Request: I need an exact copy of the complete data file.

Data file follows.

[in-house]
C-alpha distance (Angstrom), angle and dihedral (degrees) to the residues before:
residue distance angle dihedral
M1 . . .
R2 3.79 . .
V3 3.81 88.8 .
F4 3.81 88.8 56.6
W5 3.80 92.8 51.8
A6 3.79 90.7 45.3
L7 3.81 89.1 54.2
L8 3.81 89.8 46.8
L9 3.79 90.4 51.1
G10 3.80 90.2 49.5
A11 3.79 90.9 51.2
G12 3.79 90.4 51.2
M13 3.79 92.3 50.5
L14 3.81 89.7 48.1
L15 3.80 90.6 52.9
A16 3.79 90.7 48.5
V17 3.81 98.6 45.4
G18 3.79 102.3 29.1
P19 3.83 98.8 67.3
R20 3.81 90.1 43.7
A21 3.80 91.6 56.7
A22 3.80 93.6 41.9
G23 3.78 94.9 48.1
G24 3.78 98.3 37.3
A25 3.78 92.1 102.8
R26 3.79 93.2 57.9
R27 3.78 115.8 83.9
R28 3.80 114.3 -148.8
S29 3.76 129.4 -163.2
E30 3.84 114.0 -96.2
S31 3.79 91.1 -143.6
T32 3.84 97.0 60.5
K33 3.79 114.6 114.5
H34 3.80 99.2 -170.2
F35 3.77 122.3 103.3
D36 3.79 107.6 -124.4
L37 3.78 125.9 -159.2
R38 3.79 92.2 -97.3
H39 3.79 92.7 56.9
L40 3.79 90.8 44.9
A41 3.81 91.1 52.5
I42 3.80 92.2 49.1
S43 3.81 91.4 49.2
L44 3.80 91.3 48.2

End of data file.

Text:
[in-house]
C-alpha distance (Angstrom), angle and dihedral (degrees) to the residues before:
residue distance angle dihedral
M1 . . .
R2 3.79 . .
V3 3.81 88.8 .
F4 3.81 88.8 56.6
W5 3.80 92.8 51.8
A6 3.79 90.7 45.3
L7 3.81 89.1 54.2
L8 3.81 89.8 46.8
L9 3.79 90.4 51.1
G10 3.80 90.2 49.5
A11 3.79 90.9 51.2
G12 3.79 90.4 51.2
M13 3.79 92.3 50.5
L14 3.81 89.7 48.1
L15 3.80 90.6 52.9
A16 3.79 90.7 48.5
V17 3.81 98.6 45.4
G18 3.79 102.3 29.1
P19 3.83 98.8 67.3
R20 3.81 90.1 43.7
A21 3.80 91.6 56.7
A22 3.80 93.6 41.9
G23 3.78 94.9 48.1
G24 3.78 98.3 37.3
A25 3.78 92.1 102.8
R26 3.79 93.2 57.9
R27 3.78 115.8 83.9
R28 3.80 114.3 -148.8
S29 3.76 129.4 -163.2
E30 3.84 114.0 -96.2
S31 3.79 91.1 -143.6
T32 3.84 97.0 60.5
K33 3.79 114.6 114.5
H34 3.80 99.2 -170.2
F35 3.77 122.3 103.3
D36 3.79 107.6 -124.4
L37 3.78 125.9 -159.2
R38 3.79 92.2 -97.3
H39 3.79 92.7 56.9
L40 3.79 90.8 44.9
A41 3.81 91.1 52.5
I42 3.80 92.2 49.1
S43 3.81 91.4 49.2
L44 3.80 91.3 48.2